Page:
Navigation Links
Tiny variation in 1 gene may have led to crucial changes in human brain

The human brain has yet to explain the origin of one its defining features the deep fissures and convolutions that increase its surface area and allow for rational and abstract thoughts.

An international collaboration of scientists from the Yale School of Medicine and Turkey may have discovered humanity's beneficiary a tiny variation within a single gene that determines the formation of brain convolutions they report online May 15 in the journal Nature Genetics.

A genetic analysis of a Turkish patient whose brain lacks the characteristic convolutions in part of his cerebral cortex revealed that the deformity was caused by the deletion of two genetic letters from 3 billion in the human genetic alphabet. Similar variations of the same gene, called laminin gamma3 (LAMC3), were discovered in two other patients with similar abnormalities.

"The demonstration of the fundamental role of this gene in human brain development affords us a step closer to solve the mystery of the crown jewel of creation, the cerebral cortex," said Murat Gunel, senior author of the paper and the Nixdorff-German Professor of Neurosurgery, co-director of the Neurogenetics Program and professor of genetics and neurobiology at Yale.

The folding of the brain is seen only in mammals with larger brains, such as dolphins and apes, and is most pronounced in humans. These fissures expand the surface area of the cerebral cortex and allow for complex thought and reasoning without taking up more space in the skull. Such foldings aren't seen in mammals such as rodents or other animals. Despite the importance of these foldings, no one has been able to explain how the brain manages to create them. The LAMC3 gene involved in cell adhesion that plays a key role in embryonic development may be crucial to the process.

An analysis of the gene shows that it is expressed during the embryonic period that is vital to the formation of dendrites, which form synapses or connections between brain cells. "Although the same gene is present in lower organisms with smooth brains such as mice, somehow over time, it has evolved to gain novel functions that are fundamental for human occipital cortex formation and its mutation leads to the loss of surface convolutions, a hallmark of the human brain," Gunel said.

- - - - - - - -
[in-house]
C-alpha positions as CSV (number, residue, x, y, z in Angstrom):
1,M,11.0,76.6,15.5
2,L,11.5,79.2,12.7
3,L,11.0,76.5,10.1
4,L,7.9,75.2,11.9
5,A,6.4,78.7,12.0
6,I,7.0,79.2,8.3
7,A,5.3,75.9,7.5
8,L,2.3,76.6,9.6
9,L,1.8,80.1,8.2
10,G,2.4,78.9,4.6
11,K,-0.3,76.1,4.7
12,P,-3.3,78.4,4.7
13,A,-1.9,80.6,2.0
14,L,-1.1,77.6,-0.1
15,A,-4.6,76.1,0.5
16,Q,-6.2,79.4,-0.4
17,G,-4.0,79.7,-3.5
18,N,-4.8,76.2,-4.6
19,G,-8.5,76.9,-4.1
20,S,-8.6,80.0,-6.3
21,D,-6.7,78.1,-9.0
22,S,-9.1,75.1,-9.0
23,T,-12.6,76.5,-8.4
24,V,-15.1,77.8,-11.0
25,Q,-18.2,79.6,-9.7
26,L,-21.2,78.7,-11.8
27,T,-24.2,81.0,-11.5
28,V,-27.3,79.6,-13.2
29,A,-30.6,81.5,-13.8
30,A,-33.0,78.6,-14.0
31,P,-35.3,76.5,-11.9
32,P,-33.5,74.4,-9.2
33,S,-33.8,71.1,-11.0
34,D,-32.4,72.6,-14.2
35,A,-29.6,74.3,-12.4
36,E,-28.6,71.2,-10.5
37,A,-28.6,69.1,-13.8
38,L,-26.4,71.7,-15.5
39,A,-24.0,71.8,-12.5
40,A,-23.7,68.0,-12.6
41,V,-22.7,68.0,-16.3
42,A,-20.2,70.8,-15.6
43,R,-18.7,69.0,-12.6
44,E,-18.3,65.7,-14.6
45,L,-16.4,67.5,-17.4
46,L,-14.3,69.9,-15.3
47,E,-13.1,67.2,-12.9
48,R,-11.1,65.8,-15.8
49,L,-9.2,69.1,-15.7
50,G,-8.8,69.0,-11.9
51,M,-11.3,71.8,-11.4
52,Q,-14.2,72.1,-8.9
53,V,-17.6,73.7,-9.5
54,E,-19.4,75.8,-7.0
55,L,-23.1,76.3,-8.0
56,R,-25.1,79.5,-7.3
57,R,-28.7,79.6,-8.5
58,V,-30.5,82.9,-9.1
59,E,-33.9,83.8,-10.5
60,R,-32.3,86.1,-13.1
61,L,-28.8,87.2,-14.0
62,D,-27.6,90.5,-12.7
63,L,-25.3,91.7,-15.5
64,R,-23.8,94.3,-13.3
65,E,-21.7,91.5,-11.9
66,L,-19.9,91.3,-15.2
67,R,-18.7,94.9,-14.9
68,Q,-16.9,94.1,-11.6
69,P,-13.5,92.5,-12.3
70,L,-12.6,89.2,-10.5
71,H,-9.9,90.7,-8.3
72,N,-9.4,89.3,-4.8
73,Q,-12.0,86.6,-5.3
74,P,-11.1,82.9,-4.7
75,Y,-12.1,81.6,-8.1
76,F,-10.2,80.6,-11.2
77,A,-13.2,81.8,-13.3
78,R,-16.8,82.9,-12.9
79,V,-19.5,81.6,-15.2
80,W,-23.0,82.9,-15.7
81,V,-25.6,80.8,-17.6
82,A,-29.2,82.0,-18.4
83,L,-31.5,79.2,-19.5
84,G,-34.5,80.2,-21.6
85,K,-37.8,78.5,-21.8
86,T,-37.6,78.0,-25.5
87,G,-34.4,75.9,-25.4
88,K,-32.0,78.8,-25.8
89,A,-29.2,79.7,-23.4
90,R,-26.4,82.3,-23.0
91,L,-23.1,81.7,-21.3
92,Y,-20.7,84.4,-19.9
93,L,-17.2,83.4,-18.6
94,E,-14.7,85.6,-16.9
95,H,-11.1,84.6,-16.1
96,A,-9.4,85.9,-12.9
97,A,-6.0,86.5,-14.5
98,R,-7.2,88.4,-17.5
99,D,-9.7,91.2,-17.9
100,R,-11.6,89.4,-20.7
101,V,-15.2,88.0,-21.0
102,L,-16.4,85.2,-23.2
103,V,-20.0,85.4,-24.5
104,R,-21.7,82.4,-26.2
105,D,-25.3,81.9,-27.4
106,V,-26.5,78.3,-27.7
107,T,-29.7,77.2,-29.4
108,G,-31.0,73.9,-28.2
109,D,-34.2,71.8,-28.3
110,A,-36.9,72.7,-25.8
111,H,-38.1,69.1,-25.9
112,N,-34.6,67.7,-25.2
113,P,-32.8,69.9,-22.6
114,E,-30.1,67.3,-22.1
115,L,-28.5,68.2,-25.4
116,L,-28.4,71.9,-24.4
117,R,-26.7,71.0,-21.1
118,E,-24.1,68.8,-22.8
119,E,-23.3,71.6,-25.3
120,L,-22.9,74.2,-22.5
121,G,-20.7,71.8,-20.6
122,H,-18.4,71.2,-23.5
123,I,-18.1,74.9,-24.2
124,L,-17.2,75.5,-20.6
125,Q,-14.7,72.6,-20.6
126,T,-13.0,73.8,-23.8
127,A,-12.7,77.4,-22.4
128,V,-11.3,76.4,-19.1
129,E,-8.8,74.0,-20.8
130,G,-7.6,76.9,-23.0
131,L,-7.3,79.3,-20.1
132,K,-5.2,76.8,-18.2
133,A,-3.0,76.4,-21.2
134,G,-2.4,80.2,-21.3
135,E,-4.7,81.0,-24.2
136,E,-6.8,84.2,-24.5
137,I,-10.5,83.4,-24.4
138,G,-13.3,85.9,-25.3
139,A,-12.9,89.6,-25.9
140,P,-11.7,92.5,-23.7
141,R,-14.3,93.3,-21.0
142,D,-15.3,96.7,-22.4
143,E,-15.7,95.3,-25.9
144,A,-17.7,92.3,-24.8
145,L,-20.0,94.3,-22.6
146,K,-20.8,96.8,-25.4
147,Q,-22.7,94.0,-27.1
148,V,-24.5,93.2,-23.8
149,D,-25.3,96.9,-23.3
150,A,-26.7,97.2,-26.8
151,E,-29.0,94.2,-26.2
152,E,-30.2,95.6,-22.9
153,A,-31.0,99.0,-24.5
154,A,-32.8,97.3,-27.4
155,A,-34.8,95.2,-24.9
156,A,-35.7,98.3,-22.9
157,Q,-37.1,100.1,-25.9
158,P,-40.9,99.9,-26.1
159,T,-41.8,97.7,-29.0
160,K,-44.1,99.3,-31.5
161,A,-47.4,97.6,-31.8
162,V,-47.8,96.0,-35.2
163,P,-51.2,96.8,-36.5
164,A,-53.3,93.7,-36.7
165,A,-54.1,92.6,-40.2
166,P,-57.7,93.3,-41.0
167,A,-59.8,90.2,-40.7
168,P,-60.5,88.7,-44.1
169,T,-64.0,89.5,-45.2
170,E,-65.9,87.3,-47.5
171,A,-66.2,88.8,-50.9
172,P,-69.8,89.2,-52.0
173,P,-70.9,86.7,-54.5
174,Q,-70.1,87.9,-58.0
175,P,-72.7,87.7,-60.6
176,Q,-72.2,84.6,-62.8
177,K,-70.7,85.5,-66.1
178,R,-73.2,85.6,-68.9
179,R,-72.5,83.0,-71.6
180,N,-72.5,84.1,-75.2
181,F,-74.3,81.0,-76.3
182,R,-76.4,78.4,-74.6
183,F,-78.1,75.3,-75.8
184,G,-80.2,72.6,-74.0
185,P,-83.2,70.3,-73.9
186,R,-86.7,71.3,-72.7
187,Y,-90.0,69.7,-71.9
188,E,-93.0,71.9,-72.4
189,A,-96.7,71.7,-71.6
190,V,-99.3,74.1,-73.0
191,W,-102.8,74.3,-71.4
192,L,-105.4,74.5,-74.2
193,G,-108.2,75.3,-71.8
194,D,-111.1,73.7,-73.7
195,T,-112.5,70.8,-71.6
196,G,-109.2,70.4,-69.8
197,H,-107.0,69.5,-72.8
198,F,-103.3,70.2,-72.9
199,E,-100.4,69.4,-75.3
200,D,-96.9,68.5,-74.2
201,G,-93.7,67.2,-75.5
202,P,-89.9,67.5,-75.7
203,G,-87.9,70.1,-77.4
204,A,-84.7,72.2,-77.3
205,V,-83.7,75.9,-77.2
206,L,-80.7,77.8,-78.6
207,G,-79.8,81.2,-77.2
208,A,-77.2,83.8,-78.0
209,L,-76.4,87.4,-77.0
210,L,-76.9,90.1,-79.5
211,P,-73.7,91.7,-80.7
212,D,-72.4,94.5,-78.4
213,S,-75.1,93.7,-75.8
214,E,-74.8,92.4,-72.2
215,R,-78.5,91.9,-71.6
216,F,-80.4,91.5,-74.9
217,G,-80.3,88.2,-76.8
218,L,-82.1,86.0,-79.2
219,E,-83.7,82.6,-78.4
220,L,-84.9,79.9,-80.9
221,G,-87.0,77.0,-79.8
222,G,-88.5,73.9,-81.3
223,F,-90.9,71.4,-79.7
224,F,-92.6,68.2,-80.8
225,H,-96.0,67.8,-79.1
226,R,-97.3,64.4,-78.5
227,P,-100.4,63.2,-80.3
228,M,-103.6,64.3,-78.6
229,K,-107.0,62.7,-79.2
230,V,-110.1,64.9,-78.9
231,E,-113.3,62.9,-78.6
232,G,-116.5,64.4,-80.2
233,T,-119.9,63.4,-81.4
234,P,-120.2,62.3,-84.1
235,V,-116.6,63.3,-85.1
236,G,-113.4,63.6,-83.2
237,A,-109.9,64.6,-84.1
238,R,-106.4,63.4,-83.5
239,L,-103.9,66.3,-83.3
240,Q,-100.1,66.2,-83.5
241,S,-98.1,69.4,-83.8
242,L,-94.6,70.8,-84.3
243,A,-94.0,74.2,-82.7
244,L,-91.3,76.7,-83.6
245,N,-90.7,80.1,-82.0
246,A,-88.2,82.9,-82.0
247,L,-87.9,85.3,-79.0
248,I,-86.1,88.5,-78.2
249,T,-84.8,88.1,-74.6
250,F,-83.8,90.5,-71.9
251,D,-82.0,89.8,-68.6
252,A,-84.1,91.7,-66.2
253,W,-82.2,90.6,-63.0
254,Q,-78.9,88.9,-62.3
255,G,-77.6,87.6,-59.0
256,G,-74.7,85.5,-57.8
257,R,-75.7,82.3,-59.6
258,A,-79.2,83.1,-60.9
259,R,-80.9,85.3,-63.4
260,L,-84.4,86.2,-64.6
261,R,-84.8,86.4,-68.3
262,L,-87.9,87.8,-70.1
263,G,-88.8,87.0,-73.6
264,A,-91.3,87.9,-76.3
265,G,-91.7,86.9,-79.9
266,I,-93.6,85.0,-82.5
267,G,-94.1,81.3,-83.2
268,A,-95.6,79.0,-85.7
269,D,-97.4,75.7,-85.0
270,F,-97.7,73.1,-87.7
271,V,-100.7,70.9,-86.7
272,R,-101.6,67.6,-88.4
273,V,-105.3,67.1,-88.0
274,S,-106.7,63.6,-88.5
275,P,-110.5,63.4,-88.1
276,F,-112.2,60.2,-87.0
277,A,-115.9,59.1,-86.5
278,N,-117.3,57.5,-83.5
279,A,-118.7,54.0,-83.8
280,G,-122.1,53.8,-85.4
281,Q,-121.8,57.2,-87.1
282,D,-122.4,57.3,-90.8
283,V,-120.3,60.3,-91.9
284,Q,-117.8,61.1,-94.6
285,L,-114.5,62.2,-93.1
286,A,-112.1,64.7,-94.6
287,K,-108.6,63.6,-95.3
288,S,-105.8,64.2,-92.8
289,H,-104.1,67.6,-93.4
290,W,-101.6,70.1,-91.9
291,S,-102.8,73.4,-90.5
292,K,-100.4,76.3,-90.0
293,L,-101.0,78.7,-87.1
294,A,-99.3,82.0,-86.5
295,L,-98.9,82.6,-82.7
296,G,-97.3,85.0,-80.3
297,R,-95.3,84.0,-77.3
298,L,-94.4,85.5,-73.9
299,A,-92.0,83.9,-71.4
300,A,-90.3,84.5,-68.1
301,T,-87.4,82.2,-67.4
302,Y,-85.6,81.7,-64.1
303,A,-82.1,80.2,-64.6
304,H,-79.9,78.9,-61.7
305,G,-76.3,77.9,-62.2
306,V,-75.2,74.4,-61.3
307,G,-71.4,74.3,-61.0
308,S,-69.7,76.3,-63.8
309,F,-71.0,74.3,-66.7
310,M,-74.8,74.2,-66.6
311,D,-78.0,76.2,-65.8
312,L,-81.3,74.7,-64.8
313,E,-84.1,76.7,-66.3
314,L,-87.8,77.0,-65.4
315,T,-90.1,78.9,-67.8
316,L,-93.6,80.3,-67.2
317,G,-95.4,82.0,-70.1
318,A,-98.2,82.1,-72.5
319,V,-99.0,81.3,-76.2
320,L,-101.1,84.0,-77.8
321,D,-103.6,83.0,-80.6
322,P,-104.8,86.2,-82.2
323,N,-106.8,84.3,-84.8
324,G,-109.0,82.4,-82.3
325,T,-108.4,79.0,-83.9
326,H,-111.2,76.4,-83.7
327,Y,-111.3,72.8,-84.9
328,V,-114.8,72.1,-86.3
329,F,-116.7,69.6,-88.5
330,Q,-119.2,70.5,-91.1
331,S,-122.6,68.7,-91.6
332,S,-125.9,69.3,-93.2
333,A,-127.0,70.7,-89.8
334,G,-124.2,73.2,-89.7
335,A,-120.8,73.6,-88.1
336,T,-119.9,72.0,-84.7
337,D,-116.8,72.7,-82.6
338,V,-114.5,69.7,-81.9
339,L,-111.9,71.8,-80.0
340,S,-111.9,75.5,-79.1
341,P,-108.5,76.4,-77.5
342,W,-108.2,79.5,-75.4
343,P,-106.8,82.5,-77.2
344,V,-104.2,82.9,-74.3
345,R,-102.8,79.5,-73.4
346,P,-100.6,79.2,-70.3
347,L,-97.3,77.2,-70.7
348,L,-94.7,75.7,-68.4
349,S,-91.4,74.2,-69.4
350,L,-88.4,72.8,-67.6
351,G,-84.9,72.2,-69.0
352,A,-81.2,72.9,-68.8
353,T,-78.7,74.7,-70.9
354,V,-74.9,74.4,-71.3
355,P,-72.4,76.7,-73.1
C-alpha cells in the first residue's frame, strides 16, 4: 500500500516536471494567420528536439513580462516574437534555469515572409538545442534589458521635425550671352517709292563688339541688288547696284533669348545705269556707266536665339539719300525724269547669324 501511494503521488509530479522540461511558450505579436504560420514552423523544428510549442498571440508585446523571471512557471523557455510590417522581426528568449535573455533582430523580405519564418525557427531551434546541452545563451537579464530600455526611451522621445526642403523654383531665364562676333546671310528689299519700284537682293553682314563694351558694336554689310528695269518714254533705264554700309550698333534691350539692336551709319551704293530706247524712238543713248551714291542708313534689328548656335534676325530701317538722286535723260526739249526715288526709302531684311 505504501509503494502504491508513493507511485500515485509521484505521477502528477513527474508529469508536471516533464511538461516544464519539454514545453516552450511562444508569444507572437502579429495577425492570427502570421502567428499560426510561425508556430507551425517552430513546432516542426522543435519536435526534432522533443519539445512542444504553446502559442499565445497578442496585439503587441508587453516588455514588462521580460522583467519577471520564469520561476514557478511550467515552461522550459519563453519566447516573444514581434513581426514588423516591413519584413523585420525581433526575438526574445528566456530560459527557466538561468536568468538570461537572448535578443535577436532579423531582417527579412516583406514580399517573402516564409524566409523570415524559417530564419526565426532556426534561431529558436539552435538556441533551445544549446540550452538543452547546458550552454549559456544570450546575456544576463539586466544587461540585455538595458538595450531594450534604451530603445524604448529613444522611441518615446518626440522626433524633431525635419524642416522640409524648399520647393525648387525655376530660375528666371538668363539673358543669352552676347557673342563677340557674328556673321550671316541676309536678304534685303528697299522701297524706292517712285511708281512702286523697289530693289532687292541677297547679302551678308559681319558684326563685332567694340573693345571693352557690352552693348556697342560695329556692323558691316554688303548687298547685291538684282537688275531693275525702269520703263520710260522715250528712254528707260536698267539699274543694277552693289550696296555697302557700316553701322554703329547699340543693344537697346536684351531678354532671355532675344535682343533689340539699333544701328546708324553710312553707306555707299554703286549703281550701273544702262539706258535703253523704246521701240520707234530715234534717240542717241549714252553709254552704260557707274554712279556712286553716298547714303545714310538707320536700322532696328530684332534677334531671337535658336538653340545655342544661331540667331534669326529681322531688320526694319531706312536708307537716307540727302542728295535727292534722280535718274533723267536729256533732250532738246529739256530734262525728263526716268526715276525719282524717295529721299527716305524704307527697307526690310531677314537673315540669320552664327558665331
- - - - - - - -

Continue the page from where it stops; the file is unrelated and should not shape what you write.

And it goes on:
Contact: Bill Hathaway
Yale University

Related biology news :

1. Climbers leave rare plants genetic variation on the rocks
2. Arctic climate variation under ancient greenhouse conditions
3. DNA sequence variations linked to electrical signal conduction in the heart
4. Shifting forms: Penn study shows how variations of same protein affect immune response
5. Gene variations that alter key enzyme linked to prostate cancer
6. Third generation map of human genetic variation published
7. UCLA study identifies genetic variation linked to lupus in Asian men
8. Rare and common genetic variations responsible for high triglyceride levels in blood
9. Powerful genome barcoding system reveals large-scale variation in human DNA
10. Variations on the genetic theme
11. Intentional variation increases result validity in mouse testing
Post Your Comments:
Related Image:
Tiny variation in 1 gene may have led to crucial changes in human brain
(Date:10/29/2015)...  The J. Craig Venter Institute (JCVI) policy group ... Biosecurity: Lessons Learned and Options for the Future," which ... Services guidance for synthetic biology providers has worked since ... --> --> Synthetic biology promises great ... pose unique biosecurity threats. It now is easier than ...
(Date:10/29/2015)... Oct. 29, 2015 Today, LifeBEAM ... partnership with 2XU, a global leader in technical ... smart hat with advanced bio-sensing technology. The hat ... to monitor key biometrics to improve overall training ... the two companies will bring together the most advanced ...
(Date:10/26/2015)... and LAS VEGAS , ... Nok Labs , an innovator in modern authentication and ... today announced the launch of its latest version of ... platform enabling organizations to use standards-based authentication that supports ... Nok S3 Authentication Suite is ideal for organizations deploying ...
Breaking Biology News(10 mins):
(Date:11/24/2015)... Nov. 24, 2015  Twist Bioscience, a company ... Leproust, Ph.D., Twist Bioscience chief executive officer, will ... on December 1, 2015 at 3:10 p.m. Eastern ... City. --> --> ... Twist Bioscience is on Twitter. Sign up to ...
(Date:11/24/2015)... ... 24, 2015 , ... InSphero AG, the leading supplier of easy-to-use solutions for ... Aregger to serve as Chief Operating Officer. , Having joined InSphero in ... and was promoted to Head of InSphero Diagnostics in 2014. There she ...
(Date:11/24/2015)... /CNW Telbec/ - ProMetic Life Sciences Inc. (TSX: PLI) (OTCQX: ... Pierre Laurin , President and Chief Executive Officer of ProMetic, ... Jaffray 27 th Annual Healthcare Conference to be held ... st , at 8.50am (ET) and ProMetic,s ... day. The presentation will be available live via a webcast ...
(Date:11/24/2015)... CHARLOTTESVILLE, Va. , Nov. 24, 2015 /PRNewswire/ ... company focused on discovering drugs for metabolic disorders, ... Watkins to its Board of Directors (BOD). ... executive officer of Human Genome Sciences (HGS), and ... Industry Organization. Jim Powers , Chairman ...
Breaking Biology Technology: